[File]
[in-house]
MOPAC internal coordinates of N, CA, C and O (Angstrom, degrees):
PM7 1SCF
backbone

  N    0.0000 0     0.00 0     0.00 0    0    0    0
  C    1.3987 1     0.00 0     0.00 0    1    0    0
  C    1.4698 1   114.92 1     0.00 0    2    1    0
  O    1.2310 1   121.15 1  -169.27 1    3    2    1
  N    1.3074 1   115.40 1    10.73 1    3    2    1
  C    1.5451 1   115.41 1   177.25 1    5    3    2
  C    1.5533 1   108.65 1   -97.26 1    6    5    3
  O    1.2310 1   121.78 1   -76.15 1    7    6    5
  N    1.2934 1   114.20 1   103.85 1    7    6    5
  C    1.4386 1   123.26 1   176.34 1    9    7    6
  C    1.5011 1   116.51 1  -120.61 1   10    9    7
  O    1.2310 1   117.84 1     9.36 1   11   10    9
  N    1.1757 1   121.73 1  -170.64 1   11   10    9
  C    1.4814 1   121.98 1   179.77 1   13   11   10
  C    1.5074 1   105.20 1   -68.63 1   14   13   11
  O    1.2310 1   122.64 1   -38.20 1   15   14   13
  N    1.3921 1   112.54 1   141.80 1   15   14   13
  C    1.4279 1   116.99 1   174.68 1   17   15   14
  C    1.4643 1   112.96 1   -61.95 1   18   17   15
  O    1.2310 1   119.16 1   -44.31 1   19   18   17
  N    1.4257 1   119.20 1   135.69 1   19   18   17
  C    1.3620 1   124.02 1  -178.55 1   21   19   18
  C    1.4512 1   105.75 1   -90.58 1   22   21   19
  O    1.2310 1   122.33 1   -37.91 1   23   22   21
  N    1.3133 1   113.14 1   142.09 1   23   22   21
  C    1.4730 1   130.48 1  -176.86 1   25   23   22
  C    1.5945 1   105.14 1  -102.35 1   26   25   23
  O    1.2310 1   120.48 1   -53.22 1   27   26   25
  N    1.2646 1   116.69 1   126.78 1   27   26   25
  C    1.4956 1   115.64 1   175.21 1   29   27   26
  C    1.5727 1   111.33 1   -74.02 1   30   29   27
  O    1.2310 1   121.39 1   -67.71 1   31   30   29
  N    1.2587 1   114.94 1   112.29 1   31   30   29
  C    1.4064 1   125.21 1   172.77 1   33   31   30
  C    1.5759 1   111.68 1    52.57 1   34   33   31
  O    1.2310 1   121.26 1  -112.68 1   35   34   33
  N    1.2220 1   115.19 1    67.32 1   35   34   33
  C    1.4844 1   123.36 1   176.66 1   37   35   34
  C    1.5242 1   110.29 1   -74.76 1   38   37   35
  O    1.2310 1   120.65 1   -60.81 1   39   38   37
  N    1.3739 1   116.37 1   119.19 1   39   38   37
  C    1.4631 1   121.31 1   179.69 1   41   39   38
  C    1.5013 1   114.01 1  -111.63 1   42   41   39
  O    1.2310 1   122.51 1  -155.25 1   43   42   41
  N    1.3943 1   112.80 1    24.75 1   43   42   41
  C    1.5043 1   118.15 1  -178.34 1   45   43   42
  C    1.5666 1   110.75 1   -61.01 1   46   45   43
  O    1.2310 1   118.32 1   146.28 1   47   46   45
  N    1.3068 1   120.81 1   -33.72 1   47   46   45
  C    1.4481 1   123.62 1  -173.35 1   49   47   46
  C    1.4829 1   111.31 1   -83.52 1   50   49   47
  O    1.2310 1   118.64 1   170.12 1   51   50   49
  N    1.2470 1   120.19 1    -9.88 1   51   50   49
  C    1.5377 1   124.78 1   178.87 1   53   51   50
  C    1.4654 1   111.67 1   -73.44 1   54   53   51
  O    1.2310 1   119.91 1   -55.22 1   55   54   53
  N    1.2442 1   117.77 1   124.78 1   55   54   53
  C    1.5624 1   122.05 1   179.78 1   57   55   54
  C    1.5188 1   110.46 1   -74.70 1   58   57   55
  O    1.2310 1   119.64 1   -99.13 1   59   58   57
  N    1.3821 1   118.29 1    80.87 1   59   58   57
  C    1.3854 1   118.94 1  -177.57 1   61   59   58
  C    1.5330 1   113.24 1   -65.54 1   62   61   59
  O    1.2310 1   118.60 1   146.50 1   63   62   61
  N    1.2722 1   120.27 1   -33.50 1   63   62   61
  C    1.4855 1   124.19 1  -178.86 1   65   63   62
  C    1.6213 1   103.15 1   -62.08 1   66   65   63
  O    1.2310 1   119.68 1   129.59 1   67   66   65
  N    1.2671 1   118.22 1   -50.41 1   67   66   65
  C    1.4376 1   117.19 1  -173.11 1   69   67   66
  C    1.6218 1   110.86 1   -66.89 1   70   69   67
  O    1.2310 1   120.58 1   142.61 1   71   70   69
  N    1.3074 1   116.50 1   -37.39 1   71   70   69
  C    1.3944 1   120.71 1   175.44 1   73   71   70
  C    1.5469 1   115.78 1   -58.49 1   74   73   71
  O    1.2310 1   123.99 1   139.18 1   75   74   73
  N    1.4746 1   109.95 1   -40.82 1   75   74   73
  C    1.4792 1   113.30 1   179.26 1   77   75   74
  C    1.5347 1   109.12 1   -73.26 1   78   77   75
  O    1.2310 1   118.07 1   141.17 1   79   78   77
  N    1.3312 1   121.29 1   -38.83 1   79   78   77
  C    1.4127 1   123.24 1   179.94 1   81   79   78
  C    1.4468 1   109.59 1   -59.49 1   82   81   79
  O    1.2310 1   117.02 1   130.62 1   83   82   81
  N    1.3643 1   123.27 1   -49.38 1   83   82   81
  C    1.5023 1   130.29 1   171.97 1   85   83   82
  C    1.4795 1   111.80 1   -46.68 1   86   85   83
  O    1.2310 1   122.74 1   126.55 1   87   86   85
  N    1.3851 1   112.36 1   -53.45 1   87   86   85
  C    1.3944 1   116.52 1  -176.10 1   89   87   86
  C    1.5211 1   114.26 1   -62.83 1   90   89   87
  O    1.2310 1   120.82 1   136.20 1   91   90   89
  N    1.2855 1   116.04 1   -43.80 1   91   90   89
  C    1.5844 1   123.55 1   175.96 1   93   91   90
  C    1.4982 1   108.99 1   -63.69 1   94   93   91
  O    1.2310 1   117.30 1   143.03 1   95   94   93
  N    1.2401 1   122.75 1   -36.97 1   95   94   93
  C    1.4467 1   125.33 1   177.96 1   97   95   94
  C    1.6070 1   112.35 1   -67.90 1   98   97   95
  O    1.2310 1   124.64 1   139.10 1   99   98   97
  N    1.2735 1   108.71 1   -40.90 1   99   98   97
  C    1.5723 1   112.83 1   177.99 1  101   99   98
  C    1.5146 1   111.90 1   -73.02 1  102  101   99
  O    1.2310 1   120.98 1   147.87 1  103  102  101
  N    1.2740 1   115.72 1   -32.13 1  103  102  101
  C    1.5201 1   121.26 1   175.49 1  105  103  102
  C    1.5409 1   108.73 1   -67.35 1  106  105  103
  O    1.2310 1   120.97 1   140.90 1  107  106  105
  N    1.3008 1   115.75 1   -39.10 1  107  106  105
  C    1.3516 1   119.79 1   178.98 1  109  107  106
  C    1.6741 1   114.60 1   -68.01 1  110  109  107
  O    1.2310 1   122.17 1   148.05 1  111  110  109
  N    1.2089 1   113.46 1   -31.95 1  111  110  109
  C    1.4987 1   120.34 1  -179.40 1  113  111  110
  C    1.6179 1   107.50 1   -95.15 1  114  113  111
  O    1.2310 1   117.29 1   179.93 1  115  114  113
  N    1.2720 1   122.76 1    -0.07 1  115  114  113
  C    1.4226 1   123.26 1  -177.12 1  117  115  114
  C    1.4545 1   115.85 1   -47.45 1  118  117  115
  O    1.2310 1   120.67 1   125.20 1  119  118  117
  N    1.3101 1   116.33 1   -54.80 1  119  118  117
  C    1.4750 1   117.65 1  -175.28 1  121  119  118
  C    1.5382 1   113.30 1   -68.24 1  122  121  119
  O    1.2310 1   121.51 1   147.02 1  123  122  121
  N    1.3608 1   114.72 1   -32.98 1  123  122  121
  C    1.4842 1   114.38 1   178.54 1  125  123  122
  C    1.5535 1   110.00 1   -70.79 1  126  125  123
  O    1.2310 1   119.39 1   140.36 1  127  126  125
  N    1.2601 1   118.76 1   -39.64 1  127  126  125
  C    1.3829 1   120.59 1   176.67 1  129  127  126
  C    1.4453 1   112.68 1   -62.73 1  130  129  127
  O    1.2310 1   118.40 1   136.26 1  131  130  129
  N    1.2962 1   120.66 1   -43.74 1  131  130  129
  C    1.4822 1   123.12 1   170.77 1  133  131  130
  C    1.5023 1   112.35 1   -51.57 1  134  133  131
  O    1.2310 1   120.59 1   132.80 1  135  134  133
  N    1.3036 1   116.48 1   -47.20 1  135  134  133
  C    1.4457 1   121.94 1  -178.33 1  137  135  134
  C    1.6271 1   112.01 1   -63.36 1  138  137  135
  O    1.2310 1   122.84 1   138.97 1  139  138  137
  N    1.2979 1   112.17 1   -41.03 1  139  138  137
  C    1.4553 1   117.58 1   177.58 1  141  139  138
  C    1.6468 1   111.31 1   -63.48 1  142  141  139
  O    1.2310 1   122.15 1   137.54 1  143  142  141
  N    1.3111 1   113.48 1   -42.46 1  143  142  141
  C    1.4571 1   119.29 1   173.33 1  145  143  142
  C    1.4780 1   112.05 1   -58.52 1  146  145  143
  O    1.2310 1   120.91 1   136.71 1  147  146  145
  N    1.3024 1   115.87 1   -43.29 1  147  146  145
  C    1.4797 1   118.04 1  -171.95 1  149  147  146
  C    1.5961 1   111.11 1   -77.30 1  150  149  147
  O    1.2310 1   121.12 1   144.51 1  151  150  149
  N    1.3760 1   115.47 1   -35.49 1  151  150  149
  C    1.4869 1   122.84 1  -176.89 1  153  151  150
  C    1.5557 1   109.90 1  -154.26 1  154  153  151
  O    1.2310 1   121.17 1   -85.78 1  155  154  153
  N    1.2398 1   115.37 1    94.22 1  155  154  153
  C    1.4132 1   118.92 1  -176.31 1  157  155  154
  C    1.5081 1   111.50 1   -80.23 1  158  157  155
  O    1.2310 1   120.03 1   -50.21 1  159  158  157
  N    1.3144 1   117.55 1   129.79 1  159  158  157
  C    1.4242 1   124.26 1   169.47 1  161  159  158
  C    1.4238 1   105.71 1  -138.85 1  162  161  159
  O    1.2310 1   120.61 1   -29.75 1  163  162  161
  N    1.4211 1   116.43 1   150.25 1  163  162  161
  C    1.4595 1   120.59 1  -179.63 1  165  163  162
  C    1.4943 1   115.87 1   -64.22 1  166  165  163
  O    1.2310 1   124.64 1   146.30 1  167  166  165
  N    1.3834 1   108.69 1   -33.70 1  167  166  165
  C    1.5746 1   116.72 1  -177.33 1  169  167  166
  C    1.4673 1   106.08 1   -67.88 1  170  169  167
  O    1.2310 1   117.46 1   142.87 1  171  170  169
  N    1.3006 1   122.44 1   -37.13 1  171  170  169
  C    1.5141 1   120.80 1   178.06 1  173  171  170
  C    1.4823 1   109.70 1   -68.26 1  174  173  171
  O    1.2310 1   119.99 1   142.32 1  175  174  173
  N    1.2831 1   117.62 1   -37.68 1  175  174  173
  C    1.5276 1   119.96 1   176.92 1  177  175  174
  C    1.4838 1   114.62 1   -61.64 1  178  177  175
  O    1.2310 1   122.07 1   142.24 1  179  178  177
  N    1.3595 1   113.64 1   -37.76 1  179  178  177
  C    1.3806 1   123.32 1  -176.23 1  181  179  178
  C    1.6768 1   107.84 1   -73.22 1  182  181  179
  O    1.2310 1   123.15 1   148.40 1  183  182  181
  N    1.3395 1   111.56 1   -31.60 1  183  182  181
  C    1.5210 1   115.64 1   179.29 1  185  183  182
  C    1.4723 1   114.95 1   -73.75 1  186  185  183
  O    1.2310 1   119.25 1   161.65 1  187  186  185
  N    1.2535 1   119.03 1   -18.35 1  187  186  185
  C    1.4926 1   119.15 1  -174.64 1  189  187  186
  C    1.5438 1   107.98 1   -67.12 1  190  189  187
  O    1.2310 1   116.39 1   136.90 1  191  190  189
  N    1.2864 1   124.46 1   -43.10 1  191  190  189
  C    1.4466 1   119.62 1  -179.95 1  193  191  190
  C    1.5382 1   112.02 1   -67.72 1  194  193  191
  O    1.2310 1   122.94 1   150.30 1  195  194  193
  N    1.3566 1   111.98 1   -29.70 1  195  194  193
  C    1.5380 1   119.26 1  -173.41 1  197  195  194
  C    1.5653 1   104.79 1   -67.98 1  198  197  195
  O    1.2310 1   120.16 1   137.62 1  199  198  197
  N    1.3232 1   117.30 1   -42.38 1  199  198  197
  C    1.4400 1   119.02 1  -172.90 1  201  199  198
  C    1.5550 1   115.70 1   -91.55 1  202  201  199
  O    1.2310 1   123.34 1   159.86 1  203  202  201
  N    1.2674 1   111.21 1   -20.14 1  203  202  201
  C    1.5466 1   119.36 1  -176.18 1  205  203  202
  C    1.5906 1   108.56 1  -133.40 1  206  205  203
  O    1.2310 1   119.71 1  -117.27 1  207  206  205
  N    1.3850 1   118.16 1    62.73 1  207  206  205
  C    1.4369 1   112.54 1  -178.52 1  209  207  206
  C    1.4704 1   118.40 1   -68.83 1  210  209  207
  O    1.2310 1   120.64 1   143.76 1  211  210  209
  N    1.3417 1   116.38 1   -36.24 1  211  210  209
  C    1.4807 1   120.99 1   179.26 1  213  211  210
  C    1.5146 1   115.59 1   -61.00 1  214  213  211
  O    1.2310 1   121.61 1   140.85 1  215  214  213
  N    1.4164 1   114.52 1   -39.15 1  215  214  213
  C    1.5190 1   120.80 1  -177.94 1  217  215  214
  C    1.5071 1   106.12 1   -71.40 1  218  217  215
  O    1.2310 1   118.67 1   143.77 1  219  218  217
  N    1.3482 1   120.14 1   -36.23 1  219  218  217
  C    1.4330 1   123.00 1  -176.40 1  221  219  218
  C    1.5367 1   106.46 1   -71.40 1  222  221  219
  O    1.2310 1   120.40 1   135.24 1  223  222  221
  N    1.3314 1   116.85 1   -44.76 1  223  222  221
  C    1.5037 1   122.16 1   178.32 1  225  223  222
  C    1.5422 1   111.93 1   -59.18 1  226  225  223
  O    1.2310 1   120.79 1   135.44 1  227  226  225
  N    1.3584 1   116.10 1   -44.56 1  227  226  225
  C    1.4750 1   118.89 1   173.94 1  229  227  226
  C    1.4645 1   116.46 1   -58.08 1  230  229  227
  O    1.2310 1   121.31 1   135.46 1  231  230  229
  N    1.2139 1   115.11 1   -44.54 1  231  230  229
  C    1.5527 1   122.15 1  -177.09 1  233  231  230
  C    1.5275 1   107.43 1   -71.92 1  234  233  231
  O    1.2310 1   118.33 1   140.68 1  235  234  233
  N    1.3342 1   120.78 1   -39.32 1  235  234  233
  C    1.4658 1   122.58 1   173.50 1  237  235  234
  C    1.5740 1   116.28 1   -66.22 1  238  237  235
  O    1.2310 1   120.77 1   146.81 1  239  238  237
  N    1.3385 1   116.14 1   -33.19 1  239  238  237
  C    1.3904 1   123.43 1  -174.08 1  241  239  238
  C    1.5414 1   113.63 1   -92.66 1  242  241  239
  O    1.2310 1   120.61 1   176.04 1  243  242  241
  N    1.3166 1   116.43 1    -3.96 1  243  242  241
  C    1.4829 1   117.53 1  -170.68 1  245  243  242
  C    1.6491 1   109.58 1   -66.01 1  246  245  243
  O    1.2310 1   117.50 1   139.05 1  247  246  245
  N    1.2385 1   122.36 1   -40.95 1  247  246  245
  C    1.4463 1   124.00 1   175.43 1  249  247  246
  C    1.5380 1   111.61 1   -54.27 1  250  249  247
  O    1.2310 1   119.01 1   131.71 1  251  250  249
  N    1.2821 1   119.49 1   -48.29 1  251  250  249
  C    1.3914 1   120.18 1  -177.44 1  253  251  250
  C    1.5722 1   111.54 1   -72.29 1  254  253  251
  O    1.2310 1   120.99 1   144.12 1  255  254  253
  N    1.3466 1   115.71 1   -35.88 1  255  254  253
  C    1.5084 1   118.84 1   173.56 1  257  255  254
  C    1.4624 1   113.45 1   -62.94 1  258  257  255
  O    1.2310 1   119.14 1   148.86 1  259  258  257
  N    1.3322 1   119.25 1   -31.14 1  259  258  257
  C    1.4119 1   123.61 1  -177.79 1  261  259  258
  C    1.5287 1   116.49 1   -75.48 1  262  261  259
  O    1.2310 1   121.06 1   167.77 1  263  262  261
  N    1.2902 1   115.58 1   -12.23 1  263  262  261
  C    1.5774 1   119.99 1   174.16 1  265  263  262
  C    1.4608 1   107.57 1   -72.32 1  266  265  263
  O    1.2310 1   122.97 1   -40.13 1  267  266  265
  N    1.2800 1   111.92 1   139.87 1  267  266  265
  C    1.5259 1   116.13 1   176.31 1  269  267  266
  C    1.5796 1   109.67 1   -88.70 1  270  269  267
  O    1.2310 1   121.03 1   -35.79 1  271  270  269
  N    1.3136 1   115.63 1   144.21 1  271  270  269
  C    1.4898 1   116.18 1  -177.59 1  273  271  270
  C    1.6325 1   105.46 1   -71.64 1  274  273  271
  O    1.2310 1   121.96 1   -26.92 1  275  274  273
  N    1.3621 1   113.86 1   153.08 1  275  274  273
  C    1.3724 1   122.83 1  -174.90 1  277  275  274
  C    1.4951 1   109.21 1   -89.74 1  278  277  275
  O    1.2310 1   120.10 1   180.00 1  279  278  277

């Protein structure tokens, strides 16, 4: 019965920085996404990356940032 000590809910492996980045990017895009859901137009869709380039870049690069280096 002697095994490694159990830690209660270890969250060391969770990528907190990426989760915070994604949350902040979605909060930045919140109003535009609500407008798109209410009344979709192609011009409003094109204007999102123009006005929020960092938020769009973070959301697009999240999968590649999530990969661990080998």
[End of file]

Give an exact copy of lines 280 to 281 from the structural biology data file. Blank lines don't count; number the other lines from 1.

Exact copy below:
  O    1.2310 1   121.96 1   -26.92 1  275  274  273
  N    1.3621 1   113.86 1   153.08 1  275  274  273